The church continued to grow and remained among the largest churches in Maine for many years. The labors of Merrill also increased. In addition to pastoring, he travelled extensively as an evangelist and continued to teach students in his home. Merrill served in the Massachusetts state legislature of 1812 and 1813.

In 1810, at a meeting of the Bowdoinham Association, Merrill, along with Caleb Blood, Sylvanus Boardman, Benjamin Titcomb and John Tripp, was appointed to petition the General Court for incorporation of a literary institution within the district of Maine. It was Merrill, who, on January 20, 1812, introduced the bill to the Massachusetts legislature on behalf of the Baptists. There was much opposition, yet on February 19, 1813, both houses voted to allow the petitioners to bring in a bill allowing Daniel Merrill and others to be incorporators of “a literary seminary in the District of Maine with the usual powers and privileges, and for a grant of land to enable them to carry into effect the object of their petition.” Thus was the Maine Literary and Theological Institution birthed. The school was located in Waterville and was appropriately renamed Waterville College. It is known today as Colby College.

Merrill’s own ministry, one of the first in Maine to train men for the pastorate, helped create the need for a larger school. He labored in the legislature for the college to be formed and he served the new institution as a trustee for many years. Ernest Marriner is his history of Colby College wrote: “If any of man deserves to be called the Father of Colby College, that man is Daniel Merrill of Sedgwick.”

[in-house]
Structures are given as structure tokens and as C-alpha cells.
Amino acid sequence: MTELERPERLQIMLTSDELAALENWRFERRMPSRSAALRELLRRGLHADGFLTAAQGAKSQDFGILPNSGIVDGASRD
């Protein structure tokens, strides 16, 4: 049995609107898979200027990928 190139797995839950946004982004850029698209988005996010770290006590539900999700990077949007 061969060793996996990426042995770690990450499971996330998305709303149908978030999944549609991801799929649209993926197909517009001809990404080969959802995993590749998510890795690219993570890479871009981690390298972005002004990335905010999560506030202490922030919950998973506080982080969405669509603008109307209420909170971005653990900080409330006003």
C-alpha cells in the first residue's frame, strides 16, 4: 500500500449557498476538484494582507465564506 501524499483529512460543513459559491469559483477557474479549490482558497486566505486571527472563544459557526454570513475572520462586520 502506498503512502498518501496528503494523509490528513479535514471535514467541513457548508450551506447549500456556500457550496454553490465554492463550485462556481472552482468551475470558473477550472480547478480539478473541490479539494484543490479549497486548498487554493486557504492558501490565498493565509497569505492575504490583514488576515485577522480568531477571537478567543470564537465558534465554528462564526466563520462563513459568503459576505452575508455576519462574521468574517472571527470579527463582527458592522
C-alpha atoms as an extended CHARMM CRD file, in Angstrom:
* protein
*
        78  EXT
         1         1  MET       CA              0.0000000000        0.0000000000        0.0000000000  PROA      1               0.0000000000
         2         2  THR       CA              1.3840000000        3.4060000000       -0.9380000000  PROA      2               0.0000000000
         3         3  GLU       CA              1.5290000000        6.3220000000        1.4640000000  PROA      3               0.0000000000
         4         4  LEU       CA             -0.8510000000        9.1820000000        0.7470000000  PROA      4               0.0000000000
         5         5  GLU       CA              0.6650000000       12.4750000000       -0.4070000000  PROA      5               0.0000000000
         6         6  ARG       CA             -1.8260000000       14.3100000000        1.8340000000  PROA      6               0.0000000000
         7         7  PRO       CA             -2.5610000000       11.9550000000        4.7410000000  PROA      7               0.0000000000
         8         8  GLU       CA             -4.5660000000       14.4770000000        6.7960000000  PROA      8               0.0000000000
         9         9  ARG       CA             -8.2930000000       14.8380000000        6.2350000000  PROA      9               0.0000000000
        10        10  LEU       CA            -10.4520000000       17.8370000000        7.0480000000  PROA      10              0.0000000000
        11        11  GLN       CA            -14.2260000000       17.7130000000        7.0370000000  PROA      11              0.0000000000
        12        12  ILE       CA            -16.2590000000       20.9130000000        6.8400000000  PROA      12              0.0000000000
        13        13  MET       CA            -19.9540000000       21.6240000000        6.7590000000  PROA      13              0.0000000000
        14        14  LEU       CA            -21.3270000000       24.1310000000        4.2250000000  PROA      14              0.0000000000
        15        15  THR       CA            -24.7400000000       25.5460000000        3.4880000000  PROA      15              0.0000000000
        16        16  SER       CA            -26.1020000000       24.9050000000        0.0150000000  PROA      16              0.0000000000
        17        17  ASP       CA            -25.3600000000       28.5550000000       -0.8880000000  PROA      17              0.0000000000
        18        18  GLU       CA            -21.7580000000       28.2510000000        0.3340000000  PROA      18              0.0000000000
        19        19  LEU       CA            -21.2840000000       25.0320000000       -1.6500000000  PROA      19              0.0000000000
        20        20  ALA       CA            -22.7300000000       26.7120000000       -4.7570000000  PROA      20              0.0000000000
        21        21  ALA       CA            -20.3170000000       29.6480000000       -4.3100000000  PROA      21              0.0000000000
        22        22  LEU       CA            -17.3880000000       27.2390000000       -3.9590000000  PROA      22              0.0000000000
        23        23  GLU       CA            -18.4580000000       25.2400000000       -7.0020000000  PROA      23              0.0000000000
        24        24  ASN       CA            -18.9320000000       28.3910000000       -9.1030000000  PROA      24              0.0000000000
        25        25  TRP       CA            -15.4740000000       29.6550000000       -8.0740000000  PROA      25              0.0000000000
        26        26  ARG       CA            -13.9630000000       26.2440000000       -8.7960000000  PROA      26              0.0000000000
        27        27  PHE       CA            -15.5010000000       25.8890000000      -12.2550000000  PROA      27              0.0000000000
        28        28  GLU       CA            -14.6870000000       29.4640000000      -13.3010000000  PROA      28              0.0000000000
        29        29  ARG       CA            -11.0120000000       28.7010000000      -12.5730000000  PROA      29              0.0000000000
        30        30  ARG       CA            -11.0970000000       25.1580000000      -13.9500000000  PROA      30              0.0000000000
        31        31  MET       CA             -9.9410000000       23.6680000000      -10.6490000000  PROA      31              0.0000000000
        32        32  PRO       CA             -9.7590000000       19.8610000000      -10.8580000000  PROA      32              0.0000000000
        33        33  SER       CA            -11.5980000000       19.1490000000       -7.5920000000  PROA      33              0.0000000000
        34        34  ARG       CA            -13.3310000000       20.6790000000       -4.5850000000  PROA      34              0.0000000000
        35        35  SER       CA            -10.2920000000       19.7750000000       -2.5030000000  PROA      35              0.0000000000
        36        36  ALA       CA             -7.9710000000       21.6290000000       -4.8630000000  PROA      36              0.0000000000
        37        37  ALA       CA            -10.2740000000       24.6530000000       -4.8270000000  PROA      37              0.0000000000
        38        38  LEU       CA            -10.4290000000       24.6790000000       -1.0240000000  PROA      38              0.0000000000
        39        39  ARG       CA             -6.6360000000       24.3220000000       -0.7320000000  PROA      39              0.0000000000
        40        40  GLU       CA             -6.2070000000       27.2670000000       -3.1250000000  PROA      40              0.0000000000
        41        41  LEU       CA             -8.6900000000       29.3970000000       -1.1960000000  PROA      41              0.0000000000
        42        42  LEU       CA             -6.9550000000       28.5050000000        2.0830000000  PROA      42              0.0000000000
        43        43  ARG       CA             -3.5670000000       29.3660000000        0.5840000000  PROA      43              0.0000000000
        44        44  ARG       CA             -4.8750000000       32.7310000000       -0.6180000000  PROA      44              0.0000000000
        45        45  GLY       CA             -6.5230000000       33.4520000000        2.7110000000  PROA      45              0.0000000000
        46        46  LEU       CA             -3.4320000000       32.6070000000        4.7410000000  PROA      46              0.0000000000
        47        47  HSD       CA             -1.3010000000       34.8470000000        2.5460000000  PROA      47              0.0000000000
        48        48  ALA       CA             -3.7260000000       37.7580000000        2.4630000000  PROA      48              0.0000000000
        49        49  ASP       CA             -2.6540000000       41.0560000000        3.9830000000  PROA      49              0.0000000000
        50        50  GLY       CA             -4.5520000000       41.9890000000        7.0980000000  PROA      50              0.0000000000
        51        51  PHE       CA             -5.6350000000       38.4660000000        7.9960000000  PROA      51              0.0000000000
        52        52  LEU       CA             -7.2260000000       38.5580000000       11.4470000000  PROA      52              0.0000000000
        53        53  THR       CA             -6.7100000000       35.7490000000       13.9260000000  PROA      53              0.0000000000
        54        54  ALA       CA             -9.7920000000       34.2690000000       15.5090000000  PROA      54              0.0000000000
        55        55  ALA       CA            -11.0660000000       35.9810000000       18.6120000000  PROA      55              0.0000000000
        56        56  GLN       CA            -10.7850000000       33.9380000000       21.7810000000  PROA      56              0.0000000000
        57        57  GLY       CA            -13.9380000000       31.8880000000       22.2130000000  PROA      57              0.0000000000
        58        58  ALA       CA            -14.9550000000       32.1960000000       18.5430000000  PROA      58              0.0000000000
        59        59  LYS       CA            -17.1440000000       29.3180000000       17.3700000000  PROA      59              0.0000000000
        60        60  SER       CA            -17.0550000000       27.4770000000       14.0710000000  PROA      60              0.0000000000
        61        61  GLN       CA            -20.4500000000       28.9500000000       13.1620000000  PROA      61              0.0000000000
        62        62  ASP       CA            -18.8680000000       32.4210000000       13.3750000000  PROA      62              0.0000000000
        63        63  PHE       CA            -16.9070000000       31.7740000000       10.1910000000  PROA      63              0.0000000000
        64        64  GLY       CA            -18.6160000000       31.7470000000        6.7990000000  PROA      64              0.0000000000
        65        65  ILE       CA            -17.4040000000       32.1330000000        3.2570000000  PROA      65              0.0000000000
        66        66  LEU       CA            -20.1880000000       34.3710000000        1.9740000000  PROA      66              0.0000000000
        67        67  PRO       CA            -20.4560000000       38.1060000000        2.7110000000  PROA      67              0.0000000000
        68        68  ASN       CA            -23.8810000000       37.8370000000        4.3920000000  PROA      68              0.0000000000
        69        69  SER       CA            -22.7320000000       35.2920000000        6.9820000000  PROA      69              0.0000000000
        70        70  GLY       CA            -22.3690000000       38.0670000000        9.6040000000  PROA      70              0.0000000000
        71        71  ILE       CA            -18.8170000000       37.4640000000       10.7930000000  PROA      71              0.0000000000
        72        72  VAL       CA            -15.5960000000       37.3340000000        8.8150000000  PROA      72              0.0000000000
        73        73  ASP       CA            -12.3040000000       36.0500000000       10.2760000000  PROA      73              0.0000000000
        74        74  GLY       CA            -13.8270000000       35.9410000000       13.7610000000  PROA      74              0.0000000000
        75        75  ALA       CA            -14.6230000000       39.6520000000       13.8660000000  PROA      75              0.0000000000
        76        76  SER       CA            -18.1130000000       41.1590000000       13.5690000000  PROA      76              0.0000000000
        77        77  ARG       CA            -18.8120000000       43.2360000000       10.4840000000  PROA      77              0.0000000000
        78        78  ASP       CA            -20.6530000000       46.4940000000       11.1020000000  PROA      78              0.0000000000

Merrill’s first wife, Joanna Colby, died shortly after their marriage. He then married Susanna Gale, October 14, 1794. They were blessed with thirteen children. Two of his sons followed him in the ministry. Thomas Merrill was one of the pioneer Baptist preachers in Michigan and was the founder of Kalamazoo College. Moses Merrill, a fellow laborer with the famed Isaac McCoy, was one of the pioneer Baptists in Nebraska and the first missionary to serve in that territory. Daniel Merrill died June 3, 1833 and is buried in the Sedgwick rural cemetery. He is listed in the Patriot Index of the Daughters of the American Revolution.

This brief history of Daniel Merrill is inscribed on a memorial on the church property.  The marker was erected on May 10, 2012 by the Baptist History Preservation Society.



“The following narration of some portions of the Rev. Daniel Merrill’s history, written by himself, was forwarded to the Agent of the Baptist General Tract Society, for publication, a few weeks previous to his decease, which took place in June, 1833. A letter accompanying the manuscript was written by his daughter, at his dictation; disease having rendered him unable to perform the labor.”


 

Comments are closed